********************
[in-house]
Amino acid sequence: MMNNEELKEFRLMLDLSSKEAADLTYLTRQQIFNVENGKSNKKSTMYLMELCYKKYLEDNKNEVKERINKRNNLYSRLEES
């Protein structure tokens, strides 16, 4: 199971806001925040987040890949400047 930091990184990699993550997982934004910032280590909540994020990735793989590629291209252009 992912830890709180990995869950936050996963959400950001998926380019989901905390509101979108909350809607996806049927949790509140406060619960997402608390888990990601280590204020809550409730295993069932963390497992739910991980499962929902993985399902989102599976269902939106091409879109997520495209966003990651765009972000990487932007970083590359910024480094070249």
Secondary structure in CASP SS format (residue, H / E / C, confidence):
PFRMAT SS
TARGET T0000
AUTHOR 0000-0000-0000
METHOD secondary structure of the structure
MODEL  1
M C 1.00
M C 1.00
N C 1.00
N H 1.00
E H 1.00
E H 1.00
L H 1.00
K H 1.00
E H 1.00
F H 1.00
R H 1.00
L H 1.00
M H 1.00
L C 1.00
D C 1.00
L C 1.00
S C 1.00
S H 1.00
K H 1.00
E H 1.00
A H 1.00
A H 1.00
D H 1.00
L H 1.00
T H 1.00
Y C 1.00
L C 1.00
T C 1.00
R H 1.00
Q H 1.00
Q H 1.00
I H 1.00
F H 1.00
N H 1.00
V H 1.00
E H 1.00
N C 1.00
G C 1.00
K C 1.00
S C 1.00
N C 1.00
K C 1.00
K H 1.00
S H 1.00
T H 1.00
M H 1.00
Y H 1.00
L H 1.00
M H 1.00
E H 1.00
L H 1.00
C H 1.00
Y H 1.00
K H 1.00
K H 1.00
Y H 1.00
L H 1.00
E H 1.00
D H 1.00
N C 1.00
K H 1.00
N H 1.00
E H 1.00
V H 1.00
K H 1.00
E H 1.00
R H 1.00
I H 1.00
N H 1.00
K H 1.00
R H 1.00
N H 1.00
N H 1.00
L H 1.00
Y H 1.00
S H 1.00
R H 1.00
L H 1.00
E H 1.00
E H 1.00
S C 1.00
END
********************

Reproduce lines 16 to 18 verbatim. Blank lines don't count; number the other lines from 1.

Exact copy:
L H 1.00
K H 1.00
E H 1.00